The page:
Thank you to all my listeners around the world. Special big ups to Ras Jamal in Savannah, GA, Collin Cameron out in New Jersey, and James Kajob out in Kenya. You guys are not only listening, but I appreciate that you take the time to send feedback and suggestions. Because of you, this podcast is a collaborative effort and it’s a beautiful thing. Big ups to Ali Carter for granting me that dope interview released earlier this week.

Look out for more interviews and mixes. Download and subscribe to the podcast. This show is dedicated to all reggae lovers. Thank you so much for listening. Give thanks. Until next time, one love.

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Freddie McGregor and John Holt | Reggae Lover Podcast Episode 85

This episode features songs about Rastafari, roots, reality, and culture from Freddie McGregor and John Holt.

Episode 49 features Freddie McGregor singing only in the reggae lovers rock style. That episode has over 20,000 plays on Soundcloud and is still very popular. I definitely hope you enjoy this one as well and play it 20,000 times each. This mix shows the well-roundedness and the prolificness of Freddie McGregor. This is powerful music about the black struggle, and about overcoming.

I wanted to elevate everybody that’s listening no matter what’s going on in your life. If you’re able to listen to this music right now that means that you still have a chance and you have opportunities. Even if you were a victim, right now you’re a Survivor. You’re surviving and you can carry on the mission of improving yourself. Don’t give in to depression. There’s good in every situation and what didn’t kill you can make you stronger.

Show love to anybody that shows you love and let them know what you think of them. Let them know that you appreciate them being in your life. If anybody is sending negative vibes your way and taking shots at you, I say cut them off. Go the other way every time the negative energy comes around. Put up your hypocrite shield and hold your head high. Don’t give them power over you by letting them see you crumble. Hold your head up high, stick to your morals, set your boundaries, and continue to live your life in peace. God will bless you. That’s my positive word of the day. Thank you all for listening.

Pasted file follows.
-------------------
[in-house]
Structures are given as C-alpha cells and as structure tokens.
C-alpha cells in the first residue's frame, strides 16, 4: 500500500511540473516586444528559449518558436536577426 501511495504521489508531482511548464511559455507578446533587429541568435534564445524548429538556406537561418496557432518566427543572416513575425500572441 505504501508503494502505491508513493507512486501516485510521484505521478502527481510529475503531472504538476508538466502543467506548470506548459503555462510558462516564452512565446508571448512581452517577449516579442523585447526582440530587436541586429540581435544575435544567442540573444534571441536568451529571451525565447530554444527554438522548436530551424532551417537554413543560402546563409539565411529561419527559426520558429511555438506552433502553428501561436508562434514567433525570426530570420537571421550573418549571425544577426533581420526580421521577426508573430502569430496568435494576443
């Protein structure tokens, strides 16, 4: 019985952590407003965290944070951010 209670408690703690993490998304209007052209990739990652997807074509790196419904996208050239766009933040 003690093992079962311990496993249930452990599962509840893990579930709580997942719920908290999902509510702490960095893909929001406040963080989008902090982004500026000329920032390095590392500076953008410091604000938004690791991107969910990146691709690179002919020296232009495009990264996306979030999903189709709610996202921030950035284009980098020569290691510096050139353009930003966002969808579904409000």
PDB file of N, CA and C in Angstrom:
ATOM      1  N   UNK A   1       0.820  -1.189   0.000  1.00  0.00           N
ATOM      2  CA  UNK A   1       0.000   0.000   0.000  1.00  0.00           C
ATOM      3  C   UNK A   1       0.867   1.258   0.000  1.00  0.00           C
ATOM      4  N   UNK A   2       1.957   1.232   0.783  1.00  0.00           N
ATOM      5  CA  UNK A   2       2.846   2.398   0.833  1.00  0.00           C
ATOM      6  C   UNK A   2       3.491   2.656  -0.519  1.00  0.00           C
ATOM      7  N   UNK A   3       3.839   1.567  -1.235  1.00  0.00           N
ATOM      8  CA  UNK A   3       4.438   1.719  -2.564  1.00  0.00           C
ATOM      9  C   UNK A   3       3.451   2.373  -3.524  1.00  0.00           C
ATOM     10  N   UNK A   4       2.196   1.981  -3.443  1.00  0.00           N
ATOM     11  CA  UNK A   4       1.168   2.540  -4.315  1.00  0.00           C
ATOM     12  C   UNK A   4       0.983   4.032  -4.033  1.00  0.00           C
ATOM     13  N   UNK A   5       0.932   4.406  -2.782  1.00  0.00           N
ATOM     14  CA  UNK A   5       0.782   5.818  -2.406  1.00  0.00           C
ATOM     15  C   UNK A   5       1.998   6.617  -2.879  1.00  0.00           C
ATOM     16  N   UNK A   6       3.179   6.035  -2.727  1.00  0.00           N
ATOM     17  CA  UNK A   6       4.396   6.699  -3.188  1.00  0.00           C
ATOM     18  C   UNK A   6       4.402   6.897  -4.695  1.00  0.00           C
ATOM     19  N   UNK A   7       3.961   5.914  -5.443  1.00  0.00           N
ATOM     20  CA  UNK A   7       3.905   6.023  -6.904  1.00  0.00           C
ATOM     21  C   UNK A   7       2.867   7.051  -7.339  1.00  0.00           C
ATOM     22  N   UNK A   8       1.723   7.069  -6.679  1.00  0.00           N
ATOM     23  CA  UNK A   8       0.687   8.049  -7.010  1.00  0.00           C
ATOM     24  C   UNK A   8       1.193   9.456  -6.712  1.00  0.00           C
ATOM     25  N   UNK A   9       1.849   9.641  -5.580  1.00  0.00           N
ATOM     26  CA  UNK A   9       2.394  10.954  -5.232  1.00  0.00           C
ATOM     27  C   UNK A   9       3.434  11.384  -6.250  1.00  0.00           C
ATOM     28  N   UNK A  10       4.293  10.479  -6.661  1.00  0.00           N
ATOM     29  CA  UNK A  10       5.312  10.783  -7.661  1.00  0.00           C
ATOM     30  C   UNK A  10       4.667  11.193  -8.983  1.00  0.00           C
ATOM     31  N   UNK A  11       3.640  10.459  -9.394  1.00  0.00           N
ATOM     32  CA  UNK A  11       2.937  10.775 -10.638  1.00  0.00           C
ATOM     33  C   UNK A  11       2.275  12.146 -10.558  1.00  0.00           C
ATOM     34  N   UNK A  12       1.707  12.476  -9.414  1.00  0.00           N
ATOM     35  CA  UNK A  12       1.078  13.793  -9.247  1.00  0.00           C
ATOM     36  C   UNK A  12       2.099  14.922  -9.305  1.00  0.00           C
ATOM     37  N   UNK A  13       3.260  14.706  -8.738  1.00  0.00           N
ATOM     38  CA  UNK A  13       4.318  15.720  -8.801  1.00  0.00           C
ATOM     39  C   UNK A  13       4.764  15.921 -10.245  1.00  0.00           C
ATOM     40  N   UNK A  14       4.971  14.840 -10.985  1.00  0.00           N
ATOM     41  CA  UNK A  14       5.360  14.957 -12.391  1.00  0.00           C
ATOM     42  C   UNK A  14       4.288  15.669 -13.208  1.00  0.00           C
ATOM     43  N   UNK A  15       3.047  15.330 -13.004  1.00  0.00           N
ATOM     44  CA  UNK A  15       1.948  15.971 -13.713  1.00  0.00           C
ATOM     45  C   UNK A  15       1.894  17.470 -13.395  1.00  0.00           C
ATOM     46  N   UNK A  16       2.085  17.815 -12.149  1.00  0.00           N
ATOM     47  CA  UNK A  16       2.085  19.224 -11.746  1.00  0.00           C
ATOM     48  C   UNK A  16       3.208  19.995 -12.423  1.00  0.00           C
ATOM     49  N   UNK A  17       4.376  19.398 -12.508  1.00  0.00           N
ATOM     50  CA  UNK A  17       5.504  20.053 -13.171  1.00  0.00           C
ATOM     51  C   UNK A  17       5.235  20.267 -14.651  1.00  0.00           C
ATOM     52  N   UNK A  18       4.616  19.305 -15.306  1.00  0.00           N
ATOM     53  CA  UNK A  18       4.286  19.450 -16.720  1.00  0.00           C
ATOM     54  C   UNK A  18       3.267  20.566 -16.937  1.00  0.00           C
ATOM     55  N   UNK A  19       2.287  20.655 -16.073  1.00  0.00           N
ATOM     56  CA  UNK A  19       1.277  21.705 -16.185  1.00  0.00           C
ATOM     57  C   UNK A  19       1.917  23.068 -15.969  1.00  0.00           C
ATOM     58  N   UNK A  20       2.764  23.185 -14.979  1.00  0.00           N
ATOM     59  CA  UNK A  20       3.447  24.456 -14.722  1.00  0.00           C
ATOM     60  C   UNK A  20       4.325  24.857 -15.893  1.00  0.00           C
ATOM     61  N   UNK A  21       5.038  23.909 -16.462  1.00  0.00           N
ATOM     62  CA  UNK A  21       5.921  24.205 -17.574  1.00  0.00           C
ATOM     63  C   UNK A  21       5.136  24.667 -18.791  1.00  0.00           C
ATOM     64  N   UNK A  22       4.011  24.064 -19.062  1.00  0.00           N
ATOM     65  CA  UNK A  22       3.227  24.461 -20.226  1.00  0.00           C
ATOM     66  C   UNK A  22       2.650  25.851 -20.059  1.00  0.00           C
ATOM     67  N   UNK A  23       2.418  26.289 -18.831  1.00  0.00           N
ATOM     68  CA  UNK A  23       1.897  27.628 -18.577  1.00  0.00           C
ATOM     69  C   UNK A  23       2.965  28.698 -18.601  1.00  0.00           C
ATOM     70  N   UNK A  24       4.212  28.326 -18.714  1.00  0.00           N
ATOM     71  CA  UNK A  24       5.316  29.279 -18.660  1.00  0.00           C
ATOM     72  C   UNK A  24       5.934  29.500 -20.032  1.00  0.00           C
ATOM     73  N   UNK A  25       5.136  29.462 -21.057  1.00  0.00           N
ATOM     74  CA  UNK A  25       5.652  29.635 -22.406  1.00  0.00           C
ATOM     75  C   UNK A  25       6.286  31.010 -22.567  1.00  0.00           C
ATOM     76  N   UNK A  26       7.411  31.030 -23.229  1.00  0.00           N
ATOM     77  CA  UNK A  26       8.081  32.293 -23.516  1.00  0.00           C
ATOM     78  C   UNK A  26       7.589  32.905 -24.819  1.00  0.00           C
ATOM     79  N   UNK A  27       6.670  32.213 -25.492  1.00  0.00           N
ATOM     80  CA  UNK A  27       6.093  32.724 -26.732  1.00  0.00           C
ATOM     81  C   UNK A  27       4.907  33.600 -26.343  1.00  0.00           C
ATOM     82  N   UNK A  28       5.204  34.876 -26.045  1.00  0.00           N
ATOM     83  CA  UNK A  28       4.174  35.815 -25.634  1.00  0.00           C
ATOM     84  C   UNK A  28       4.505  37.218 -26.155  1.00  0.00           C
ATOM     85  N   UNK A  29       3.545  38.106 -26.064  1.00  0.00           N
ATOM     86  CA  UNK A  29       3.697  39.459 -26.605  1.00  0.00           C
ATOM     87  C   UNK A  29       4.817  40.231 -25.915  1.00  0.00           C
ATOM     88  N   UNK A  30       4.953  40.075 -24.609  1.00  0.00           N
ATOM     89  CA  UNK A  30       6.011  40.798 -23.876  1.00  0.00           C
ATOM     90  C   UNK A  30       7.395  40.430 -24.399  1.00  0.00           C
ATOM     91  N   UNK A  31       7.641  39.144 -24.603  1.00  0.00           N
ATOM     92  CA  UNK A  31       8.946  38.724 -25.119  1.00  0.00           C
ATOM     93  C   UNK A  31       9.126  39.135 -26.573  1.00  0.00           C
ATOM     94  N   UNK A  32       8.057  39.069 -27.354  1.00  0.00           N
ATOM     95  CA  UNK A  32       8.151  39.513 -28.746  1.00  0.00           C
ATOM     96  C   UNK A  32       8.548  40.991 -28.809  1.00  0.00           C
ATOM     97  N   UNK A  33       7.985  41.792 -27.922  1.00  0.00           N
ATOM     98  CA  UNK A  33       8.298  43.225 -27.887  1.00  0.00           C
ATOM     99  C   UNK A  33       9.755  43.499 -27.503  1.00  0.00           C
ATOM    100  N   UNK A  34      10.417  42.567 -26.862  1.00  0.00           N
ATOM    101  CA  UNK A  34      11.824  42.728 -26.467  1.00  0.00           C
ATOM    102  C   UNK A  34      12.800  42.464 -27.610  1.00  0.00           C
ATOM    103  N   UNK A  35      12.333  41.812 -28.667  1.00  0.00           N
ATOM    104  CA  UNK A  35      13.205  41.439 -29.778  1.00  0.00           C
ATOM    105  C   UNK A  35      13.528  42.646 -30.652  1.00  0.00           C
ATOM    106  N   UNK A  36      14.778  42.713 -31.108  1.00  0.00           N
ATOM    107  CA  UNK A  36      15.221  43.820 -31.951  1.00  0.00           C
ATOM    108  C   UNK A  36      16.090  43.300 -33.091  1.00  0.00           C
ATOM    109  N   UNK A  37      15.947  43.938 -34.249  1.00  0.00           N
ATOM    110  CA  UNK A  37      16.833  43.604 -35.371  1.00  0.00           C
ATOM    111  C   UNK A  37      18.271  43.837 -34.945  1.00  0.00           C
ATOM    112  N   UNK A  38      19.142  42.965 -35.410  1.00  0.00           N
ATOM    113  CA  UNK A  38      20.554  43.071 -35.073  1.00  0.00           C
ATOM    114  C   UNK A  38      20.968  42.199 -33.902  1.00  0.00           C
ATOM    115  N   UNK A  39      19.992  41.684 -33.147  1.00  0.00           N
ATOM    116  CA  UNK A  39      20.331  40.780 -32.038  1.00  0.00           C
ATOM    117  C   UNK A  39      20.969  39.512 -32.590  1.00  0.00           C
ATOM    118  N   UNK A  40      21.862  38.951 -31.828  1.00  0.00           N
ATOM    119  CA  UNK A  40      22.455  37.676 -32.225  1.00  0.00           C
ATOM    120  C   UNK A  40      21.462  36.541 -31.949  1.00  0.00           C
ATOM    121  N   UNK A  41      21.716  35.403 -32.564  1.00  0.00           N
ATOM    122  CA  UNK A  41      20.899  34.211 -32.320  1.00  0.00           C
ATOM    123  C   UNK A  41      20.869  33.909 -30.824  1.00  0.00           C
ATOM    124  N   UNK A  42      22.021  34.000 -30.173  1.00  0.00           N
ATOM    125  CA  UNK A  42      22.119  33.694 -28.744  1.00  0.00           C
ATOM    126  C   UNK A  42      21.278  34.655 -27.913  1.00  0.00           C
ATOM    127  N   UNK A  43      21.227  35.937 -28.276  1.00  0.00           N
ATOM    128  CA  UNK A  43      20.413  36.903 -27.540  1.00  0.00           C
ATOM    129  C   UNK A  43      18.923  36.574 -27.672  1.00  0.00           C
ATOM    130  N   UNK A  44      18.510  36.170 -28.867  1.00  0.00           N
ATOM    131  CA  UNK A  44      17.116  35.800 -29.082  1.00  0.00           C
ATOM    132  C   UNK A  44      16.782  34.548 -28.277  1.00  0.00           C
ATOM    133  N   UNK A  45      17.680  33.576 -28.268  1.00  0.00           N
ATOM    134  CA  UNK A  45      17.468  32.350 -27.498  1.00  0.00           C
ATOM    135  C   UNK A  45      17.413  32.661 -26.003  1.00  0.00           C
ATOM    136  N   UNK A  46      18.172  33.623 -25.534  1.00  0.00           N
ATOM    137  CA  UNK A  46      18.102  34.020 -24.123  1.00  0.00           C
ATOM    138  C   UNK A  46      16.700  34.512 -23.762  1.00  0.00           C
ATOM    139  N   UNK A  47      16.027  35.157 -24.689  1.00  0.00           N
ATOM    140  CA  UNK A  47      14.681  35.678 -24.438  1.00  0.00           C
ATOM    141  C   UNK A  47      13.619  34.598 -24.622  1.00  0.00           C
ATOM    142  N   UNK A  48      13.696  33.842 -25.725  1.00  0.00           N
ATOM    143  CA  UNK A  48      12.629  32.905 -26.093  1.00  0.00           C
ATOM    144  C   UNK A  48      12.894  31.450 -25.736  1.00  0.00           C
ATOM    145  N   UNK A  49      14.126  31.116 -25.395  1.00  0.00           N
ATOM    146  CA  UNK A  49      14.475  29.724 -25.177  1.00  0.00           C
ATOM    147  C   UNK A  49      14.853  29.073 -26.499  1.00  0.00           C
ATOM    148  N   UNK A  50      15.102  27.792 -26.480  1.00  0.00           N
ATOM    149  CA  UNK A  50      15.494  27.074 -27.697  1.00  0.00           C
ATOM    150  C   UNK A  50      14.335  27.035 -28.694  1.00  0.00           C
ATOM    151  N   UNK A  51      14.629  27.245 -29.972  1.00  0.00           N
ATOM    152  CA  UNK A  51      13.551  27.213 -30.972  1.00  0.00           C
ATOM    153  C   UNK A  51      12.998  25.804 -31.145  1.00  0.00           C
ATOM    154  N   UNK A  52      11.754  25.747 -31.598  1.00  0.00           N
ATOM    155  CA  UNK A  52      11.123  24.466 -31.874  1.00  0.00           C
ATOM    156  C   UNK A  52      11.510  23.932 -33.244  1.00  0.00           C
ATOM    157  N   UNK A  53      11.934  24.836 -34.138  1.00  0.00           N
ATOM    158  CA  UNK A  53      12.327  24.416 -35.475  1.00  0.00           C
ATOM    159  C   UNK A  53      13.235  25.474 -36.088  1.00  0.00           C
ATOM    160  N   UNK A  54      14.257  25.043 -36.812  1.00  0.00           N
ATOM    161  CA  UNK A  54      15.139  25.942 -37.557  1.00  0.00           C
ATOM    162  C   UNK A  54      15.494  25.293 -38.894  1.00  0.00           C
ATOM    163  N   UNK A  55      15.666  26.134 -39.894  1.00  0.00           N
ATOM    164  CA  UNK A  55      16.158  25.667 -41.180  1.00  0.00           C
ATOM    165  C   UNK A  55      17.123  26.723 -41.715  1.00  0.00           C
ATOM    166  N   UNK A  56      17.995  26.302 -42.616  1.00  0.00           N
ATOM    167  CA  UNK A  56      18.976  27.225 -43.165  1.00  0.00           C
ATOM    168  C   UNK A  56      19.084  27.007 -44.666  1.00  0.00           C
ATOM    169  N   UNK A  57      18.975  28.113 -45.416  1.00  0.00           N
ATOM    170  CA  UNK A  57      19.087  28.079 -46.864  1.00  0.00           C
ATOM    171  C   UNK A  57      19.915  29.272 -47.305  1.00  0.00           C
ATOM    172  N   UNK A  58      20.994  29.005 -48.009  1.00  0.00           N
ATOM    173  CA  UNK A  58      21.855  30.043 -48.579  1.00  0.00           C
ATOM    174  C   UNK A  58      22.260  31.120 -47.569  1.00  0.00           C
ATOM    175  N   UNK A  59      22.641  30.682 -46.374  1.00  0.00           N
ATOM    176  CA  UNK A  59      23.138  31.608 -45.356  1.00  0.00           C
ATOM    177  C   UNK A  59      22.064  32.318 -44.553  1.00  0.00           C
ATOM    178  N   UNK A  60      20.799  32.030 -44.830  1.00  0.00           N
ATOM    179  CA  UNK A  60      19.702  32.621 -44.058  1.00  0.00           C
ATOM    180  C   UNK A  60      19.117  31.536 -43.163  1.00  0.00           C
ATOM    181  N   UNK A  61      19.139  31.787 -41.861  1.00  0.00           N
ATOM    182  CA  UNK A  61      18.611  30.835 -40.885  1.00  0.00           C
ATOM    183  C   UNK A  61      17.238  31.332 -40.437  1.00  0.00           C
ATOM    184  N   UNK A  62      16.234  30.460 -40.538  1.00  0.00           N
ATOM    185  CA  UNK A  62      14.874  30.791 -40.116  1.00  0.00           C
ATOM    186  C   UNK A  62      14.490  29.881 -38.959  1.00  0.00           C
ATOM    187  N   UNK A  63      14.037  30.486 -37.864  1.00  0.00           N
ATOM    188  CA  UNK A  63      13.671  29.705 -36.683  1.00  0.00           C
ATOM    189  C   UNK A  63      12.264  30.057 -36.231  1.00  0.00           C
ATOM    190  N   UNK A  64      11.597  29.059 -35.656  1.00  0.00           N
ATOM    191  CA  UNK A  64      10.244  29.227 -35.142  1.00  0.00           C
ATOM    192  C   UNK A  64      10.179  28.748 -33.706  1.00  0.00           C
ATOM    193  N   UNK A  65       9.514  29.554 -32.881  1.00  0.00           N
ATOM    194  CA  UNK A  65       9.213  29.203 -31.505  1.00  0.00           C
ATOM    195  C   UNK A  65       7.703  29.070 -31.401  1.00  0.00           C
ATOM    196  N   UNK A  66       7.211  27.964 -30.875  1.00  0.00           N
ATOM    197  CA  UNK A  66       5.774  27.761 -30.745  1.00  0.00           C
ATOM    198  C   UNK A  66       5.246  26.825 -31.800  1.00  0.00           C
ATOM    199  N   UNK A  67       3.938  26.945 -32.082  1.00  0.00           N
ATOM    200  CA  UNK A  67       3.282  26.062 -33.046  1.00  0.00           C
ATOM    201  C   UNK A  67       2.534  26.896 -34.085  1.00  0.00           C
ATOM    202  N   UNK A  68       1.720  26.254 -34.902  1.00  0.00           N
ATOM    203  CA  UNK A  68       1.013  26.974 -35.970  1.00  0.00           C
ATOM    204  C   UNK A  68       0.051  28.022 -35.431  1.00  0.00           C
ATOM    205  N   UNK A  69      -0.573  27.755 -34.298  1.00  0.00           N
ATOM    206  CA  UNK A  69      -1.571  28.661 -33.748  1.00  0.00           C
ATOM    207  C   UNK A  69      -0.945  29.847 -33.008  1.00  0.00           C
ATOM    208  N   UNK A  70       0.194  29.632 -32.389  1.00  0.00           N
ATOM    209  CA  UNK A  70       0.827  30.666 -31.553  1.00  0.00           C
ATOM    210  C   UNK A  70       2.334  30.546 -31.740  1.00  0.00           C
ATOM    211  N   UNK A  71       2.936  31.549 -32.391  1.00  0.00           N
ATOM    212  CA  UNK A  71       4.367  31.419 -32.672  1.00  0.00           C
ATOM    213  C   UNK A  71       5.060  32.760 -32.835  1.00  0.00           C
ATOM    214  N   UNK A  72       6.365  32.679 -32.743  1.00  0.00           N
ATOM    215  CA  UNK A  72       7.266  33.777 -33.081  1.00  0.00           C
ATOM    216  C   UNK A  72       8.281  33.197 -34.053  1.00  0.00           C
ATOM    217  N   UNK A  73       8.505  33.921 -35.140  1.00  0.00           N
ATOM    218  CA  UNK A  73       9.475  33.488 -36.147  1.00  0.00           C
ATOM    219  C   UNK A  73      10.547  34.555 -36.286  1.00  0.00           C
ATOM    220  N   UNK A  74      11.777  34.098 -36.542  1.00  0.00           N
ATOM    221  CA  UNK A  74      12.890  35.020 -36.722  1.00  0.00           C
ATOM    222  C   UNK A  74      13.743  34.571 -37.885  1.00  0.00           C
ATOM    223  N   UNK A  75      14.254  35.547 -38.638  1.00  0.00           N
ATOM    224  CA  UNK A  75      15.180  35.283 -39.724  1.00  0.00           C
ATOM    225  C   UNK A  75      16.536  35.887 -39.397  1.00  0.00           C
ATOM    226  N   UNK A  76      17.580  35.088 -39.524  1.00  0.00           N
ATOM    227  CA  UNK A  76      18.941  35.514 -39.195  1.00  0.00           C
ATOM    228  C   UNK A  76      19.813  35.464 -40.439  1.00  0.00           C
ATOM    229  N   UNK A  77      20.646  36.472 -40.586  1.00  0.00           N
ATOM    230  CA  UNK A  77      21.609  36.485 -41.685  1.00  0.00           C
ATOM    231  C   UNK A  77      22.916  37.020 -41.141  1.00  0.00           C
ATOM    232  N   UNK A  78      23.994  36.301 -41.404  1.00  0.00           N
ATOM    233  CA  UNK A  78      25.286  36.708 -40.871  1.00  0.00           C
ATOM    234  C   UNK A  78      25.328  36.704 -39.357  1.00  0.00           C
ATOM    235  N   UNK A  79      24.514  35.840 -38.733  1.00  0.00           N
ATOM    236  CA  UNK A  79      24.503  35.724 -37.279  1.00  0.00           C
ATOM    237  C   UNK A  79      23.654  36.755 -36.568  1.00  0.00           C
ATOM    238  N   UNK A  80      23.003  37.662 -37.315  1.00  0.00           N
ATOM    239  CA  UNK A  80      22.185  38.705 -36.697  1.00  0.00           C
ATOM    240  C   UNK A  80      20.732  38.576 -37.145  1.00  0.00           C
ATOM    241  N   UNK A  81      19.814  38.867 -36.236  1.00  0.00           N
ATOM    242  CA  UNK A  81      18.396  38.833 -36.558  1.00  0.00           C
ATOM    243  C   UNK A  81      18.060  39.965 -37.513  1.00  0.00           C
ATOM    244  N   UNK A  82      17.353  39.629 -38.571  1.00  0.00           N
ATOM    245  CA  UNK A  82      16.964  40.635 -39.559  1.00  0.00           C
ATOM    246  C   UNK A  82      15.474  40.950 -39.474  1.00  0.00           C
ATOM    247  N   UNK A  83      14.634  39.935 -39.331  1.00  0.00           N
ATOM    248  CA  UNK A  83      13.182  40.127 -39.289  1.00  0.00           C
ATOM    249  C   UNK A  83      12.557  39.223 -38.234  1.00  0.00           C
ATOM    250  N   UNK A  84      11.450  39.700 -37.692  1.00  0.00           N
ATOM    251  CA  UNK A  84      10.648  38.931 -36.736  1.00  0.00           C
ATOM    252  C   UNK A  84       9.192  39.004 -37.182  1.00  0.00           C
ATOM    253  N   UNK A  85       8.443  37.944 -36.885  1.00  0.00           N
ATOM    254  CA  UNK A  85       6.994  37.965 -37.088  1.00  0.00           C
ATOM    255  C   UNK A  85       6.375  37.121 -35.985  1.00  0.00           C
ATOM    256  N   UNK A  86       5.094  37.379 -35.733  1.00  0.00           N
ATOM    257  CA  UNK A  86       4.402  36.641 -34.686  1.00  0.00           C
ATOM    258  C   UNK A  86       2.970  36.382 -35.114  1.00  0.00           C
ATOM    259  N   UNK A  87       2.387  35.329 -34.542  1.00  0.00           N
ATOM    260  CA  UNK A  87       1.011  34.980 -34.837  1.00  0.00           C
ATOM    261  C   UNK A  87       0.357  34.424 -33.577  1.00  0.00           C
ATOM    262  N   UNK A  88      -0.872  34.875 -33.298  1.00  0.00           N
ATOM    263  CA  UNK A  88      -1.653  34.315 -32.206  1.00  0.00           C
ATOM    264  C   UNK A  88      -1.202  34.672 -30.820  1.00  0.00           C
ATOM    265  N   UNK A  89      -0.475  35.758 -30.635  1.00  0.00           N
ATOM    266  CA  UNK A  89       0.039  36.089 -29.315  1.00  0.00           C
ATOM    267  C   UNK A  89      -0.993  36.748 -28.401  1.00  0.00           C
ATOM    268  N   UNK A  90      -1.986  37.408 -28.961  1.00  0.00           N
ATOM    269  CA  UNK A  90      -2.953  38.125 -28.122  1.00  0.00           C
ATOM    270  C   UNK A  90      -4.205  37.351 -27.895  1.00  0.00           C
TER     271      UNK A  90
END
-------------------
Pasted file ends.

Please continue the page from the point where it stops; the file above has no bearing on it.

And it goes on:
Sir John Holt has passed away, but Freddie McGregor is still captain of the Big Ship, and still doing his thing. His legacy is solid. Big ups to Freddie. Salute to our living legend, and rest in peace to the loving memory of John Holt. Respect is due to all the friends, family and supporters of the John Holt. Please support and spread their music. Once again I thank you so much for listening and I hope you are uplifted and feeling good vibrations.

It’s now February. It’s reggae month. It’s Black History Month. Some know this day as Valentine’s Day. The movie Black Panther is premiering in 1 day. This Friday is Bob Fest ATL 2018 starring Jah9 and her band all the way from Kingston, Jamaica. Also featuring the Saroc the MC and me, Kahlil Wonda of Highlanda Sound. See you there!